The intention is to provide “a more varied and rounded collection”, with a focus on “how people lived and worked in Ipswich over recent centuries”, reflecting the Museums’ role as Suffolk’s county town.

I welcome the plan to broaden the art collections, adding contemporary works, especially those by women. However, I would remind the portfolio holder that, when they returned to power in the town they abolished the gallery the Conservatives created within the town hall to showcase modern artwork by local artists. And there is now no such public facility for the enormous range of high-quality talent, apart from an annual student show at the University.

With town centres in further decline, cultural assets are essential to an area’s economic wellbeing, attracting visitors from far afield, as well as benefiting local people and businesses.

So, the new Policy could be so much more ambitious. Whilst Christchurch Mansion, standing in a fine parkland setting close to the town centre, is a popular attraction featuring a broad range of exhibits, with a welcoming café, the High Street museum is often described as ‘dull’, lacking easy accessibility, and little known even amongst residents, apart from occasional school visits. Ideally, it should be moved to a more visible location, accessible for people of all ages, including the disabled, and linked to the university on the Ipswich Waterfront.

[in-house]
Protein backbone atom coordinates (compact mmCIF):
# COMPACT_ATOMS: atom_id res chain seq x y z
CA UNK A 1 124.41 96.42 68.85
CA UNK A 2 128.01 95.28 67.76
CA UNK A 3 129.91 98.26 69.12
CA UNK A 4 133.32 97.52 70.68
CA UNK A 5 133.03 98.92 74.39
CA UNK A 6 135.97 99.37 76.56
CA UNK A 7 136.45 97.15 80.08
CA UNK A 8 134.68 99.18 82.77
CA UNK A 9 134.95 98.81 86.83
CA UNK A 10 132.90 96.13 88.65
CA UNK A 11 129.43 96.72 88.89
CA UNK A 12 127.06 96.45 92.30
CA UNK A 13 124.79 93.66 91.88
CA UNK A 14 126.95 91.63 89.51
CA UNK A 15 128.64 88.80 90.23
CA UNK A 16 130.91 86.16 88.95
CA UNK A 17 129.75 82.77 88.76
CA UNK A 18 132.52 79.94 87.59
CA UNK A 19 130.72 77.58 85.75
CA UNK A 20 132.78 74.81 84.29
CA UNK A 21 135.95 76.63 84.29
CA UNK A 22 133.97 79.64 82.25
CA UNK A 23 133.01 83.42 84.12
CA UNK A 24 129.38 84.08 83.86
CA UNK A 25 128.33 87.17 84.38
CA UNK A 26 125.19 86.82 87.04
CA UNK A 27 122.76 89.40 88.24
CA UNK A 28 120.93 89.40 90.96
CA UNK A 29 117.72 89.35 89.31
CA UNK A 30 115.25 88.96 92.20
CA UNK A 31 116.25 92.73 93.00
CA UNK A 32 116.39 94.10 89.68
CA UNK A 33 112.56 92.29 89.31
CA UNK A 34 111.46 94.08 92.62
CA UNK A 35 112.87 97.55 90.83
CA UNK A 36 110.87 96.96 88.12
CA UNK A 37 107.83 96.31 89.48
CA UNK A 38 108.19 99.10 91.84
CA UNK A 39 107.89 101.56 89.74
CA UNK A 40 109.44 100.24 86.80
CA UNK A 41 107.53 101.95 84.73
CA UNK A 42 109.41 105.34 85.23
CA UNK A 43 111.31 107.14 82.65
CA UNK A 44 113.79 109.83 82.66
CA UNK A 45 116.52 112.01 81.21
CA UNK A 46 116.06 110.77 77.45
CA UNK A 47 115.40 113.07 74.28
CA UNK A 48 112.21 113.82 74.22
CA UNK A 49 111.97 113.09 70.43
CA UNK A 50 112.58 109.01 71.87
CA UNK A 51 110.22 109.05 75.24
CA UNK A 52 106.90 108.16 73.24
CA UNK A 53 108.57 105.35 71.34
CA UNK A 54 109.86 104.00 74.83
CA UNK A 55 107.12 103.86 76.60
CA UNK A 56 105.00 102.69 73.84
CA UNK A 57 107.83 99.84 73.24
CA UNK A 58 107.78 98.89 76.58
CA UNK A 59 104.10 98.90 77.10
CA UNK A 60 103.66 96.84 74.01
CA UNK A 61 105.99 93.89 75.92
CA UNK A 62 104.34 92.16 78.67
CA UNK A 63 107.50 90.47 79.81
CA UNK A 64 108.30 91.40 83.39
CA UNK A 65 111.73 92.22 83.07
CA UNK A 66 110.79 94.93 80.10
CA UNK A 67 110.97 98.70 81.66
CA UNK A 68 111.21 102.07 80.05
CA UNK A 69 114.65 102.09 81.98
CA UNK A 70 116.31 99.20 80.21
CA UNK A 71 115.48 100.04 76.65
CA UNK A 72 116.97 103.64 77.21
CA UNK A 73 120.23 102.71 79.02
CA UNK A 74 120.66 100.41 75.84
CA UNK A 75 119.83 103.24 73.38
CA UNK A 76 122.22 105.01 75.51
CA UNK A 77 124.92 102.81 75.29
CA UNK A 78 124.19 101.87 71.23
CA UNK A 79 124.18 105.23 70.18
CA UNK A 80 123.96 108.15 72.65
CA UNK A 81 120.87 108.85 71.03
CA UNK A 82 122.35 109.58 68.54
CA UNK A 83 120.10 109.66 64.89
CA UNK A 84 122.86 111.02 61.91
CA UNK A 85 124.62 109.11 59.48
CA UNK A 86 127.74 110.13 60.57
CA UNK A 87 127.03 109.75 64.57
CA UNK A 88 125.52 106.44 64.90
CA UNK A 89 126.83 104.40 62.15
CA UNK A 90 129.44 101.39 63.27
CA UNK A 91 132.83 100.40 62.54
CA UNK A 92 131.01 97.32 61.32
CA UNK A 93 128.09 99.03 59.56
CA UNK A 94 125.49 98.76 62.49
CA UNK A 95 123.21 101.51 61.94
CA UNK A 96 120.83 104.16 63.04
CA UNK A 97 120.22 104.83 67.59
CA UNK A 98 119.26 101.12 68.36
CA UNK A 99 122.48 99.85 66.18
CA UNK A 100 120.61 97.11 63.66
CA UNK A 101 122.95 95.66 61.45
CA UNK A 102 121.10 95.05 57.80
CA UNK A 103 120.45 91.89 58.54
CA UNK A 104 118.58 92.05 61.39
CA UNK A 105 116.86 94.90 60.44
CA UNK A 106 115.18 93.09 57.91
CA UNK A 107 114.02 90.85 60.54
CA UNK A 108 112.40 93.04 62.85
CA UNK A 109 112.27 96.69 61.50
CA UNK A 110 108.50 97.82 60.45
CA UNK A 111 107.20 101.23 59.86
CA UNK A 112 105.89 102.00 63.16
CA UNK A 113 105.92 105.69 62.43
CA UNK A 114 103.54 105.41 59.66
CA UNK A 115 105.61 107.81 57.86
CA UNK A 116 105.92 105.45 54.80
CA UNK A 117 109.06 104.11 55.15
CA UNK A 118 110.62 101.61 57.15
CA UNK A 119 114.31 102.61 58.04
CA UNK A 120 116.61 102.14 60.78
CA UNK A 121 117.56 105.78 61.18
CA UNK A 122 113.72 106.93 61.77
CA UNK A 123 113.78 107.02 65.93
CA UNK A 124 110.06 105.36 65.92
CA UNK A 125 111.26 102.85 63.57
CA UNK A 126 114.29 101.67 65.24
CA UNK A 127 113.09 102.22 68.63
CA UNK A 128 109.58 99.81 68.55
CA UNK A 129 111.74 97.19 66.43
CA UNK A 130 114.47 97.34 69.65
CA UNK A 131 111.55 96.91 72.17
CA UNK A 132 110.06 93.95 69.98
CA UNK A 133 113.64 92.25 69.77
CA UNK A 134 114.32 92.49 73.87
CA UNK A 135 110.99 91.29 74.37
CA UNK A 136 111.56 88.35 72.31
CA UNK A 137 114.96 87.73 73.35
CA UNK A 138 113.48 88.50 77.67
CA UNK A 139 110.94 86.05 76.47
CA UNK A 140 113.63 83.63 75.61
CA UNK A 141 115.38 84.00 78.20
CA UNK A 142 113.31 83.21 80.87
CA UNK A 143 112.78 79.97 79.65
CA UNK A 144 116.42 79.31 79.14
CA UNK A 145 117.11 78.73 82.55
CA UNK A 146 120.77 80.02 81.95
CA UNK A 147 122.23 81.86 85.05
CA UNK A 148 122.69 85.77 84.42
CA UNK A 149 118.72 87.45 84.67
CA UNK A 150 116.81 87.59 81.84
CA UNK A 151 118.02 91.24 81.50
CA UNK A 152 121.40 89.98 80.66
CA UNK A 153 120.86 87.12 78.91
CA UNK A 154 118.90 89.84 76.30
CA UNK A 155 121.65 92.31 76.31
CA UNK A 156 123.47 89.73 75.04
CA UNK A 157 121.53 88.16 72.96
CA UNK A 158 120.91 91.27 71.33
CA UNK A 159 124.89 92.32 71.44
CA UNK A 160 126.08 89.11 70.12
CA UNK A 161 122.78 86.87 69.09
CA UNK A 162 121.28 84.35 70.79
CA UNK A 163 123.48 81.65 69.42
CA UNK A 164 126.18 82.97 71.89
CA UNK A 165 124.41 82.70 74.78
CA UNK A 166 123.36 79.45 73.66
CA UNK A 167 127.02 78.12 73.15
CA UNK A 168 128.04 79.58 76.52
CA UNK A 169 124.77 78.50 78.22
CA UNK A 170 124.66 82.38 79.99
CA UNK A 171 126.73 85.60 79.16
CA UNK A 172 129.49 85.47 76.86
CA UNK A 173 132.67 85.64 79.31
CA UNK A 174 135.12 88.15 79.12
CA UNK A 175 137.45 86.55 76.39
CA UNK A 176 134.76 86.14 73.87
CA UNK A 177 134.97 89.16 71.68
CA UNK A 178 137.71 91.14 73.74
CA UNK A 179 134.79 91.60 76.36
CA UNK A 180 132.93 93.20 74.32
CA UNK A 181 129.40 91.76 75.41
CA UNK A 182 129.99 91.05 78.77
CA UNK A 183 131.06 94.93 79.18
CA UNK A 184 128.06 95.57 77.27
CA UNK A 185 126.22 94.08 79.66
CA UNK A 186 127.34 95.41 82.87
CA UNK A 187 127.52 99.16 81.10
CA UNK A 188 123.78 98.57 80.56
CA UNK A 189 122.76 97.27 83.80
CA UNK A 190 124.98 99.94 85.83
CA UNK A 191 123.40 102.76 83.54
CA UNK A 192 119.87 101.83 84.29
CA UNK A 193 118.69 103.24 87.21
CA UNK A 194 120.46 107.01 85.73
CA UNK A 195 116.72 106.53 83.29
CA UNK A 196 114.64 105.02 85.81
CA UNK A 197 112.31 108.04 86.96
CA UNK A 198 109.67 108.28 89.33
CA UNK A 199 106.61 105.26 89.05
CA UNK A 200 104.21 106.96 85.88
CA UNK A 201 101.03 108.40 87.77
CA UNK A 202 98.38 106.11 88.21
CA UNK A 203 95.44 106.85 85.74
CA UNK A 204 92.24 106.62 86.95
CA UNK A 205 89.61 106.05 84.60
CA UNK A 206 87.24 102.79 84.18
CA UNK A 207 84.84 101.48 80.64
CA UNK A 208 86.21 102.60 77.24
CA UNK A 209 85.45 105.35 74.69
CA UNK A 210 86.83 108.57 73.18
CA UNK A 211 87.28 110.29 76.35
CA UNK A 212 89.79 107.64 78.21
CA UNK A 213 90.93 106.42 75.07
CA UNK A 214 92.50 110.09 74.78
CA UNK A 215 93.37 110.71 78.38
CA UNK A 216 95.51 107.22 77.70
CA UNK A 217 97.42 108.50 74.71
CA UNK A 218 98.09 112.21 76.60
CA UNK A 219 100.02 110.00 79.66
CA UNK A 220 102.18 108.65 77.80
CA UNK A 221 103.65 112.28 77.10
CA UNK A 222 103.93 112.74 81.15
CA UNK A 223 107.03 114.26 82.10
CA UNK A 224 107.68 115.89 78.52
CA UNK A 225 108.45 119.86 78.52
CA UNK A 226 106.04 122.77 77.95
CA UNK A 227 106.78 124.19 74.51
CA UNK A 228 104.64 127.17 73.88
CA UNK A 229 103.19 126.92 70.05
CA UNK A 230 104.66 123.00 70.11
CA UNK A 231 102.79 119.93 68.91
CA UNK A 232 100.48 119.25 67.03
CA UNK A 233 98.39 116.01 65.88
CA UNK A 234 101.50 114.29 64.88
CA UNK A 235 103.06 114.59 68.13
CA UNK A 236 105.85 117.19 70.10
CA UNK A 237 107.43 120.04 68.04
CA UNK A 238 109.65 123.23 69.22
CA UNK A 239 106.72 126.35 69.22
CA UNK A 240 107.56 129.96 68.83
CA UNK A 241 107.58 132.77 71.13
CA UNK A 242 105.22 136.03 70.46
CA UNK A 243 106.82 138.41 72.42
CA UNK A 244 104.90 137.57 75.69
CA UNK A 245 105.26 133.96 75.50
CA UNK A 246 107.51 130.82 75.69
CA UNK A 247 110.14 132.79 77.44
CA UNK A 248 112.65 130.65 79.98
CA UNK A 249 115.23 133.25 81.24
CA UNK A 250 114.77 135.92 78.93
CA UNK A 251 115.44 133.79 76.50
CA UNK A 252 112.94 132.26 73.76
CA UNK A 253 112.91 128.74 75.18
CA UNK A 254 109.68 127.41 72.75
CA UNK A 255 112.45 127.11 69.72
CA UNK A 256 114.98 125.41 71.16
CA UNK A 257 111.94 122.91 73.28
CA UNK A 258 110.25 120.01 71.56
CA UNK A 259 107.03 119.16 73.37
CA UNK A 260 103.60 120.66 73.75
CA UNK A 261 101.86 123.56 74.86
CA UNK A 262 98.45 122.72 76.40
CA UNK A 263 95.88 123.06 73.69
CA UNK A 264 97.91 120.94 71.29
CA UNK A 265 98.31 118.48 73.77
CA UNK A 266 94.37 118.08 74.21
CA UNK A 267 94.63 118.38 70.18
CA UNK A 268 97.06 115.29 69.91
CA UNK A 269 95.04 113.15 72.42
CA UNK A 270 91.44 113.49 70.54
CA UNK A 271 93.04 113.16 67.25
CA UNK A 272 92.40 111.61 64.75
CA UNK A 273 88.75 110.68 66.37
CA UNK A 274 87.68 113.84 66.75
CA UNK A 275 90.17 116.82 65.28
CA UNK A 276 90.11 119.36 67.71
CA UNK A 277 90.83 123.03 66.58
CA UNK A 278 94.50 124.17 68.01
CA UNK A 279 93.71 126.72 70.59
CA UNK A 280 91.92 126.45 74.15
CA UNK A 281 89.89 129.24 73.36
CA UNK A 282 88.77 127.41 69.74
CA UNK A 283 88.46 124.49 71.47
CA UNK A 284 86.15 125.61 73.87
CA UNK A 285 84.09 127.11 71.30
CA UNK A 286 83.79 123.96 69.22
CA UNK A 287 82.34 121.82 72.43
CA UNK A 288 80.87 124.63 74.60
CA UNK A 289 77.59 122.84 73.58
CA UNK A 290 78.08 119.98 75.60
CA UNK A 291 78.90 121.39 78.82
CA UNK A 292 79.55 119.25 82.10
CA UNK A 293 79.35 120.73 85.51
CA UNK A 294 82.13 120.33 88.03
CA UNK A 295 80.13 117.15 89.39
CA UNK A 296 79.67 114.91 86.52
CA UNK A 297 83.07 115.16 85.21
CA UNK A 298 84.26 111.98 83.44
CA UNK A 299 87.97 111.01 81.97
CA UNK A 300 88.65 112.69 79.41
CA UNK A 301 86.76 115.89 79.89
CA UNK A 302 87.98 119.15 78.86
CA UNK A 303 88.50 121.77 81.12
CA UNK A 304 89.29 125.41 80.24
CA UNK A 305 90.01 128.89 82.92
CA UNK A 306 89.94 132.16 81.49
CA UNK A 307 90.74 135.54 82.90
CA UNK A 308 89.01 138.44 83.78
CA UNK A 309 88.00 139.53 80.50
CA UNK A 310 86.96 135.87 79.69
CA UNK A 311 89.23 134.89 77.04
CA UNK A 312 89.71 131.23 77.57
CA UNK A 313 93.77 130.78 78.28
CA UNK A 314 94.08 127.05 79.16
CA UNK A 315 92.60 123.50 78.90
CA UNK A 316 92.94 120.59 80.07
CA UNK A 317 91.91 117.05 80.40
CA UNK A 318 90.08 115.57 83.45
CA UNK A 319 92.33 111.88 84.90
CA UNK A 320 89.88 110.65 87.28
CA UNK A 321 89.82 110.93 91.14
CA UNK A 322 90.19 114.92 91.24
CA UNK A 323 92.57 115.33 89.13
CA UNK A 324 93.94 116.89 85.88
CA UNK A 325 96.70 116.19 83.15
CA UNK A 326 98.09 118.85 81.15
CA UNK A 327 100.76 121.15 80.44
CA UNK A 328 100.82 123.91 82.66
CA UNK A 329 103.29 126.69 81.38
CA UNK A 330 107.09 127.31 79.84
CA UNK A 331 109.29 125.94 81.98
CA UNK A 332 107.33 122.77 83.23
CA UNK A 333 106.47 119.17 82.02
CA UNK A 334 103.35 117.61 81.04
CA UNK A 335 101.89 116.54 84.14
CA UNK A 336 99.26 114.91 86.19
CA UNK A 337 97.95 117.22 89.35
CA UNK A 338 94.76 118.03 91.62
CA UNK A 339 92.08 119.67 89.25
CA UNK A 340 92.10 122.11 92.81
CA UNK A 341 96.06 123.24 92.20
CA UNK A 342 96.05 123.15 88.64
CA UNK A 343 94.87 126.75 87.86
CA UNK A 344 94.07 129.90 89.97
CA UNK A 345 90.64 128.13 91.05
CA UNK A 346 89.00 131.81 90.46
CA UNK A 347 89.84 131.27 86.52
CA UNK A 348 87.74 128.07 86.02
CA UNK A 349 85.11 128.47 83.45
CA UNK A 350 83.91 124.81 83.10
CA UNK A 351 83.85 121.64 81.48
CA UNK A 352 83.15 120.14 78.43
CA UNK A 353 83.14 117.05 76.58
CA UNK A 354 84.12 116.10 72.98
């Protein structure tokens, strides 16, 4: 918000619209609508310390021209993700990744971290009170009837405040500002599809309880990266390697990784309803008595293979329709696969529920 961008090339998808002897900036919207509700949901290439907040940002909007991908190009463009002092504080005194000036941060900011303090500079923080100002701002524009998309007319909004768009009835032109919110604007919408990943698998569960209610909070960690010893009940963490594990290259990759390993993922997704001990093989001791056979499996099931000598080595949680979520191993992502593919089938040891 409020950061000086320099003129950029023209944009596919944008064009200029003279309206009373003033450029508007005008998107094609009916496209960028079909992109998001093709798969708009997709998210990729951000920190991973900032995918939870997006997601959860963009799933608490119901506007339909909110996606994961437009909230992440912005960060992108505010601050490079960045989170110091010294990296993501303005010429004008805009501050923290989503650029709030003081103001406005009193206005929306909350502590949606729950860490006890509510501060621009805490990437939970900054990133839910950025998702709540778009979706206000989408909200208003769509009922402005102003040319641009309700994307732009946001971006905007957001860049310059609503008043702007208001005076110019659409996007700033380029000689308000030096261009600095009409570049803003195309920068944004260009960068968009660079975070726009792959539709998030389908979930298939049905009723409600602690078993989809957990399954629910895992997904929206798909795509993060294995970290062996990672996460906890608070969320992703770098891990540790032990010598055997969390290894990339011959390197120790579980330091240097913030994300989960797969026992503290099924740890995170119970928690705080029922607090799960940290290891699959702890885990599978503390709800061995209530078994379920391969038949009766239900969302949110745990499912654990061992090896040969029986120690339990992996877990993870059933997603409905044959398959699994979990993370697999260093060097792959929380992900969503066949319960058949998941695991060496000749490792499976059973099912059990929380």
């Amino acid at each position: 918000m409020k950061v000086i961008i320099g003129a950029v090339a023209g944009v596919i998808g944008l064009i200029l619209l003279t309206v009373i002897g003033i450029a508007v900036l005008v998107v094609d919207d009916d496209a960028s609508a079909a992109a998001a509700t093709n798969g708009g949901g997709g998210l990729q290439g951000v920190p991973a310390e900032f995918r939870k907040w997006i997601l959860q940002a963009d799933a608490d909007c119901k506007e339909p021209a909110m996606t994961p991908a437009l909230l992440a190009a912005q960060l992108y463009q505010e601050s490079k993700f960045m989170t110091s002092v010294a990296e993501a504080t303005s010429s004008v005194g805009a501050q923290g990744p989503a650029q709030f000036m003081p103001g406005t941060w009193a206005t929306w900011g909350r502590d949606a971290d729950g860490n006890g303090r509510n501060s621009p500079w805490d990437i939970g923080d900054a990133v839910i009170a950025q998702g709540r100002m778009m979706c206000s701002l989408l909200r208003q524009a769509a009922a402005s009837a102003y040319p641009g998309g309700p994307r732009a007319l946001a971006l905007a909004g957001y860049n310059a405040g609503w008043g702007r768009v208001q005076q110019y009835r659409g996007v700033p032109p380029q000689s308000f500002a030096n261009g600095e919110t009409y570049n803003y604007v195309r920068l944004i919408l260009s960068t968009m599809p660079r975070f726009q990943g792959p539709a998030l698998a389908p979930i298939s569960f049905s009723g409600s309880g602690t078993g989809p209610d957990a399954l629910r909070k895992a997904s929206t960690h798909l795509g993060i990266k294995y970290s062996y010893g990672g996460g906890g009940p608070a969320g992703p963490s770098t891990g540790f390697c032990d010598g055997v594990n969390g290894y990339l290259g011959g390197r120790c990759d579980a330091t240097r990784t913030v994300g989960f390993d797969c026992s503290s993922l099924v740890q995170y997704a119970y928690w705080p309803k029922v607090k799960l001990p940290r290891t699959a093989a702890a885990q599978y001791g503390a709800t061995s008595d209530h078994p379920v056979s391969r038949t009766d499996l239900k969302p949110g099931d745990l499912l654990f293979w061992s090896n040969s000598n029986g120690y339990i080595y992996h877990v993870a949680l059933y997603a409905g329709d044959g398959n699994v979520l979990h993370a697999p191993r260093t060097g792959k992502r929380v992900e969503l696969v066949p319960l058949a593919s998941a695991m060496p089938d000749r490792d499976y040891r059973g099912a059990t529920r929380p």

Such a project wouldn’t happen overnight, but without aspiration nothing is ever achieved. It could be a sort of Disneyworld, using modern technology to whisk visitors to discovery sites alongside the displays (ideal for explaining the archaeology) and to illustrate how items were made – even employing computer games as a way to engage young people in the historical context of items.

Suffolk Archives are already embracing this approach at its new heritage centre, The Hold, on the Waterfront, with a family friendly journey through famous historical monuments, all imagined in LEGO bricks.